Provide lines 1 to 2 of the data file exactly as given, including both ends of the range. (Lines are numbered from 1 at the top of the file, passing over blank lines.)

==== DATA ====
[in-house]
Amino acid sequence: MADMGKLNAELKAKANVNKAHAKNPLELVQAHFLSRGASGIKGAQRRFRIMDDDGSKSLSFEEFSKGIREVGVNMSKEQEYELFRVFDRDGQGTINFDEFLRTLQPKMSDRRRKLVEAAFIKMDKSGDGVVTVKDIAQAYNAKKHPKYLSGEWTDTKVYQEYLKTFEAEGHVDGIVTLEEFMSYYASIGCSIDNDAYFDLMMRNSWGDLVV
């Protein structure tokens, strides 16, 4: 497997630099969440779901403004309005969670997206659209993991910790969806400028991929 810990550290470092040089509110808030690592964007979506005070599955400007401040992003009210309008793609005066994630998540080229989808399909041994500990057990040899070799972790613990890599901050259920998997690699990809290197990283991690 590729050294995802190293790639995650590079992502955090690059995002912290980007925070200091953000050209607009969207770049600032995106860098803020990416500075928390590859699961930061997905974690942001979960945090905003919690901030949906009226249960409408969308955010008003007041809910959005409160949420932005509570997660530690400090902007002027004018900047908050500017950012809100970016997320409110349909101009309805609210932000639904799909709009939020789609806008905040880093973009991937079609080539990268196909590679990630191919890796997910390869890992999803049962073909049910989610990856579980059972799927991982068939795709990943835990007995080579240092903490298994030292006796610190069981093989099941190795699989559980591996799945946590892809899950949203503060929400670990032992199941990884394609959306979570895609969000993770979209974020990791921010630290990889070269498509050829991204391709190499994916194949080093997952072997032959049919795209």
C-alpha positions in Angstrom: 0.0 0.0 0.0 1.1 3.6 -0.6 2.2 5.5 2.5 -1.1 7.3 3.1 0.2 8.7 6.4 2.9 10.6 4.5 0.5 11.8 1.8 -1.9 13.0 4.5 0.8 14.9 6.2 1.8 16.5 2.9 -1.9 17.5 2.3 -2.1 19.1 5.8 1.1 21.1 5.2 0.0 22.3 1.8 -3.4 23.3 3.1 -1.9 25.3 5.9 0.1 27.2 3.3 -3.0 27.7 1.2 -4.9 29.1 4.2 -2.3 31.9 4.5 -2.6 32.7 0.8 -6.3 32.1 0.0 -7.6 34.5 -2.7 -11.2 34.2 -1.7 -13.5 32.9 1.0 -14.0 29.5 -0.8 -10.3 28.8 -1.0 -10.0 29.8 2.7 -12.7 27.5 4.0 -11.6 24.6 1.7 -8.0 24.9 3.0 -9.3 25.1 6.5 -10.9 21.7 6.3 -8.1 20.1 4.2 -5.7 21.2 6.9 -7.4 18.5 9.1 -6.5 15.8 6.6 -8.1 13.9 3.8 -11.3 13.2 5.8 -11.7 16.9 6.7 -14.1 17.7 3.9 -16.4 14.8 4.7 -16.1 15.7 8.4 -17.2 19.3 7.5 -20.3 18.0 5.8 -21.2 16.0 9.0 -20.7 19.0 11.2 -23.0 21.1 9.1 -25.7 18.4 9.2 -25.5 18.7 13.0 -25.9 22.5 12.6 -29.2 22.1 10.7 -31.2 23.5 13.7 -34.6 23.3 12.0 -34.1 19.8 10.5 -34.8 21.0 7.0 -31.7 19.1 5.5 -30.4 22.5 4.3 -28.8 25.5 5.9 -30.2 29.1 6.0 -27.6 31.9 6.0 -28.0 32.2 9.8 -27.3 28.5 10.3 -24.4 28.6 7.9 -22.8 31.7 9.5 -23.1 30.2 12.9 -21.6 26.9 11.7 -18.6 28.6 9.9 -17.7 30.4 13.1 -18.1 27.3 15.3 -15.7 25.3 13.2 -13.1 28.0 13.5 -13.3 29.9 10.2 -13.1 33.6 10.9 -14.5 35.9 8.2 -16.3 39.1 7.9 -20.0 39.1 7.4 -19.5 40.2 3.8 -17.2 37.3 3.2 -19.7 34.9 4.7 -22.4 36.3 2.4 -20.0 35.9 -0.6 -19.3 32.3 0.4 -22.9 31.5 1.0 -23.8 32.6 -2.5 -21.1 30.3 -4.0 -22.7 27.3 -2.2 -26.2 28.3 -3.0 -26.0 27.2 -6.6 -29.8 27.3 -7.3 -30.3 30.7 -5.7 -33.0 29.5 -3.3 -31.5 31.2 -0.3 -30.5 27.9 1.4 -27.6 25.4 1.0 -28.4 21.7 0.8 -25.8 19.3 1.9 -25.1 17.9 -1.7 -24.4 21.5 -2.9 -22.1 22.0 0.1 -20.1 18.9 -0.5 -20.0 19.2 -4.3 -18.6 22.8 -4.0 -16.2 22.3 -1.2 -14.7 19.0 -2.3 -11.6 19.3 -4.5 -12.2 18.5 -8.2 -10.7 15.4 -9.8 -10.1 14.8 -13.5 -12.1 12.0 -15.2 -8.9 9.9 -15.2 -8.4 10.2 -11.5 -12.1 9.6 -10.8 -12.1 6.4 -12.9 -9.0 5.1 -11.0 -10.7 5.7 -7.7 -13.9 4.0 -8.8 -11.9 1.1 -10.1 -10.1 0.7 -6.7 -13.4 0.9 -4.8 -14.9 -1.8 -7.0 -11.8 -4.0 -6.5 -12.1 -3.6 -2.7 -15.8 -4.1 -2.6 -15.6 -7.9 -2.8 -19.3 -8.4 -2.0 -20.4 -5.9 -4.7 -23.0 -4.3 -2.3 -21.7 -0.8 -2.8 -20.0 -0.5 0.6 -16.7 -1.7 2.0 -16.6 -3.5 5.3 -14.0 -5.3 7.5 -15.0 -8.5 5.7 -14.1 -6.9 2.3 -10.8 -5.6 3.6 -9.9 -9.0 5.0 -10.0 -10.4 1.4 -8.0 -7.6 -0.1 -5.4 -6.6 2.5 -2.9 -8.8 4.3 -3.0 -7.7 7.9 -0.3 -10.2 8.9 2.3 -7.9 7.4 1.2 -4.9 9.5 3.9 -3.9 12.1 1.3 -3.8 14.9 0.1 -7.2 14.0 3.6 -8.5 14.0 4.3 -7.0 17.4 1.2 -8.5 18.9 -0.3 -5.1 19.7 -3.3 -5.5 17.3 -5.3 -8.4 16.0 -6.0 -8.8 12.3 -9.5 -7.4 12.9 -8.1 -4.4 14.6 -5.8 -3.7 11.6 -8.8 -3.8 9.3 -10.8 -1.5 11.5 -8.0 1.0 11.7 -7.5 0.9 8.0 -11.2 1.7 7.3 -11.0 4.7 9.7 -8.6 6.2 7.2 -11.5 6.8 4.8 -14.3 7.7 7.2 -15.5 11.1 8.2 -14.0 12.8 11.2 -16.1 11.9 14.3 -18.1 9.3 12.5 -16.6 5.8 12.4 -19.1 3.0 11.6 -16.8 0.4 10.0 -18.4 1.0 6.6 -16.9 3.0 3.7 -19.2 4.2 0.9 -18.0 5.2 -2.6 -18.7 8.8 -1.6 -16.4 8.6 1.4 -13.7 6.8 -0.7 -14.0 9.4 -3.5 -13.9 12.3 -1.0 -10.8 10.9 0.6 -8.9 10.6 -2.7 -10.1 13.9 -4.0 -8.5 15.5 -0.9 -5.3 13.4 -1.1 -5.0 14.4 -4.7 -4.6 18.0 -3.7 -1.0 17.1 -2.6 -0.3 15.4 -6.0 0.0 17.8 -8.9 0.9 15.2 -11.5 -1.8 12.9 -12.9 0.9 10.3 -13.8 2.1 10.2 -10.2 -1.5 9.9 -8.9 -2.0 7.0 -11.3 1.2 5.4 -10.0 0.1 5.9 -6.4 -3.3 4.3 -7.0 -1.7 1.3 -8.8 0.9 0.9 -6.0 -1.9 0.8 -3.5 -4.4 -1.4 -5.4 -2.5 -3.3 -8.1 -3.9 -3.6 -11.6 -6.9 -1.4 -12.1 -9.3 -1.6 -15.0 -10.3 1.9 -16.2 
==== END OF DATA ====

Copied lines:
[in-house]
Amino acid sequence: MADMGKLNAELKAKANVNKAHAKNPLELVQAHFLSRGASGIKGAQRRFRIMDDDGSKSLSFEEFSKGIREVGVNMSKEQEYELFRVFDRDGQGTINFDEFLRTLQPKMSDRRRKLVEAAFIKMDKSGDGVVTVKDIAQAYNAKKHPKYLSGEWTDTKVYQEYLKTFEAEGHVDGIVTLEEFMSYYASIGCSIDNDAYFDLMMRNSWGDLVV